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A female baby born 2 weeks seems "purple"...

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asked Mar 25, 2017 in Pediatrics by Rajesh Bahara
A medical student working in the emergency department sees a female baby, born 2 weeks ago, who is brought in by her anxious mother. The mother tells the student that her baby seems “purple,” especially her fingers and toes, and looks extremely blue when crying. On physical examination the sleeping baby has mild cyanosis of the face and trunk, but moderate cyanosis of the extremities. Which of the following is the most common cause of cyanosis within the first few weeks of life?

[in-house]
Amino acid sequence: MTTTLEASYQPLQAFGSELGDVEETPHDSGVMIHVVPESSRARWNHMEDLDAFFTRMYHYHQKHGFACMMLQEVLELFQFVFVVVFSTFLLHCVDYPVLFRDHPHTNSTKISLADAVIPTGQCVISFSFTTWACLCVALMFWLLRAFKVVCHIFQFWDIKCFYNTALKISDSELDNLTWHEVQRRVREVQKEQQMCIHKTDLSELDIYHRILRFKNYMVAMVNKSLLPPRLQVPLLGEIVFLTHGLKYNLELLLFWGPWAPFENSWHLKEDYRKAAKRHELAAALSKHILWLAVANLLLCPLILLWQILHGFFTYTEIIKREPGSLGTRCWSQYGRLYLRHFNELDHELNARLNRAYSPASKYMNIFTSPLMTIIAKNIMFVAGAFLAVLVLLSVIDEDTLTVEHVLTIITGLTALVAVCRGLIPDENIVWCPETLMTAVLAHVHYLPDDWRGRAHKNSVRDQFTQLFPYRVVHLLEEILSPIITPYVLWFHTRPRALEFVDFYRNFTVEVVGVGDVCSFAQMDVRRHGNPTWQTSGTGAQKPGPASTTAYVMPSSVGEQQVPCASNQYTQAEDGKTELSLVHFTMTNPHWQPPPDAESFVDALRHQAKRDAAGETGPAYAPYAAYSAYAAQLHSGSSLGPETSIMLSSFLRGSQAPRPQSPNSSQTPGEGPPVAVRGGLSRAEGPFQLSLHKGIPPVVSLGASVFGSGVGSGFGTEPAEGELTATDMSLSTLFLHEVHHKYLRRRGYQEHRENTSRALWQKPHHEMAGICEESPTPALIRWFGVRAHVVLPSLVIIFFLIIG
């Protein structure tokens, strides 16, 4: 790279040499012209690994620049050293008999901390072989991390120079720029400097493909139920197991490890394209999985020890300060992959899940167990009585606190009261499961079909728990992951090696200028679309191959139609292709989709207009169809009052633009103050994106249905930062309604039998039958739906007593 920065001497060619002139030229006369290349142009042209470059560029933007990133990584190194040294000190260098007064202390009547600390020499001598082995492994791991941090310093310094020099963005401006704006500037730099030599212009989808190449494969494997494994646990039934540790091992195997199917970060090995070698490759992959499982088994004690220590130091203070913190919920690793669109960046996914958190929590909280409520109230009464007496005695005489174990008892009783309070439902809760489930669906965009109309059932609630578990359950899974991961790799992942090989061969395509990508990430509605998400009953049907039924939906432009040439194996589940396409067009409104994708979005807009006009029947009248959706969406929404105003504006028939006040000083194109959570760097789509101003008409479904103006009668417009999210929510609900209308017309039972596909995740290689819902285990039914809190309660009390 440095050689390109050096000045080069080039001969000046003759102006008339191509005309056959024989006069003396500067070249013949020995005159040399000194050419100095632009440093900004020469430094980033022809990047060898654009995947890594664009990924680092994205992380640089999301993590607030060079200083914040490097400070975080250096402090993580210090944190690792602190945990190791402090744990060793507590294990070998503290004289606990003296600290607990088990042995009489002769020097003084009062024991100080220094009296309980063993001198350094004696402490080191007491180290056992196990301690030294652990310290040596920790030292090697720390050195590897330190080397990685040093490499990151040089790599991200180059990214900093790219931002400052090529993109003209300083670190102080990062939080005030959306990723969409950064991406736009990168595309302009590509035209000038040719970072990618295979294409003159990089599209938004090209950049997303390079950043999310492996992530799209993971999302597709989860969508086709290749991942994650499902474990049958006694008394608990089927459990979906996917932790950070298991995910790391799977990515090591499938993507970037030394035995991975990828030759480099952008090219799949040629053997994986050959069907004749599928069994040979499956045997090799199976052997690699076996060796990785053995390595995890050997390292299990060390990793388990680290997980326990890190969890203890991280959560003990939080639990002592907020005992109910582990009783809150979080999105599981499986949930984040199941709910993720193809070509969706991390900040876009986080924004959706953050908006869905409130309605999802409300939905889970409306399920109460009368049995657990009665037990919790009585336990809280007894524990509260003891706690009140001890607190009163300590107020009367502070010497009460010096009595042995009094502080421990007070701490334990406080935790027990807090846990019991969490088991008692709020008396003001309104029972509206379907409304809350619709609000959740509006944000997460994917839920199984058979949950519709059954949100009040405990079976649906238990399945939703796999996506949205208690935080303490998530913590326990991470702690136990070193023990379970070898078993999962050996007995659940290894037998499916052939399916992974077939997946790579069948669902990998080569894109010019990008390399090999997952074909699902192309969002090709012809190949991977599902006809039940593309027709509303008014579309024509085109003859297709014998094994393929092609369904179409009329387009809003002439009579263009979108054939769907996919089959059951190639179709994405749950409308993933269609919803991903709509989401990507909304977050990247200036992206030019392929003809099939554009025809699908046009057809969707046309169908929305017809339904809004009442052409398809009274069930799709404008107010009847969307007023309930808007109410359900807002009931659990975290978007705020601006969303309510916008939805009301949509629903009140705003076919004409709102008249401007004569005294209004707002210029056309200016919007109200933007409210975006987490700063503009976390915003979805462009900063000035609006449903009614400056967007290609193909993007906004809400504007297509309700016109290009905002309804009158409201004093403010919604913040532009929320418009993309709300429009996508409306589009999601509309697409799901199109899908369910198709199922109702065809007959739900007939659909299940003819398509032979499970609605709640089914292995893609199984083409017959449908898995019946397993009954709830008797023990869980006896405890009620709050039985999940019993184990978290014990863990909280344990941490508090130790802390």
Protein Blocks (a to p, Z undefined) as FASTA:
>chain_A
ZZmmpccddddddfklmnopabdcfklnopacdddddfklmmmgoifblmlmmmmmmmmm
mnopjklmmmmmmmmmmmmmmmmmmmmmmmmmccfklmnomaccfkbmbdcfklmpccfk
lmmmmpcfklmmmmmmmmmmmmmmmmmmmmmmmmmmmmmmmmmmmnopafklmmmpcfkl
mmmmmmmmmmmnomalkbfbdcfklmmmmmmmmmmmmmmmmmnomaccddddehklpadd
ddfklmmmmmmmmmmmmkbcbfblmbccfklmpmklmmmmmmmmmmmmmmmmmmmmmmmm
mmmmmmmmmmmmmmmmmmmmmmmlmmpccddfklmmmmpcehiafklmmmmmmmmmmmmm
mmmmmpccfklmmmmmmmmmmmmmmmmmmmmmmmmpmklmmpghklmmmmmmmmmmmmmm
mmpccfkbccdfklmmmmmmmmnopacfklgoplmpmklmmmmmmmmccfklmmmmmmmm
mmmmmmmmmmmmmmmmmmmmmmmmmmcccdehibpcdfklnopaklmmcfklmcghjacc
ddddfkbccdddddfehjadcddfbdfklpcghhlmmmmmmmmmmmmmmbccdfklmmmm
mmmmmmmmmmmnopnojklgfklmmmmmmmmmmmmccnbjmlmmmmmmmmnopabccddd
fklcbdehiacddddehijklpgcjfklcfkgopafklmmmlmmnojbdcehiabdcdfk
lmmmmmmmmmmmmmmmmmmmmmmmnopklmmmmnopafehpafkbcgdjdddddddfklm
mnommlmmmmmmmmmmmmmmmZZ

(A) Atrial septal defect
(B) Patent ductus arteriosus
(C) Tetralogy of Fallot
(D) Transposition of the great vessels
(E) Ventricular septal defect

1 Answer

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Best answer
The correct answer is C.
Tetralogy of Fallot is the most common cause of cyanosis within the first few weeks of life. The skin becomes bluish because of the malformed right-to-left shunt. Infants also have worsening cyanosis with agitation, difficulty feeding, and failure to gain weight. Patients may also have clubbing of the fingers and toes or even polycythemia. The four components of the teratology are (1) ventricular septal defect, (2) overriding aorta, (3) infundibular pulmonary stenosis, and (4) right ventricular hypertrophy.
answered Mar 25, 2017 by Rajesh Bahara

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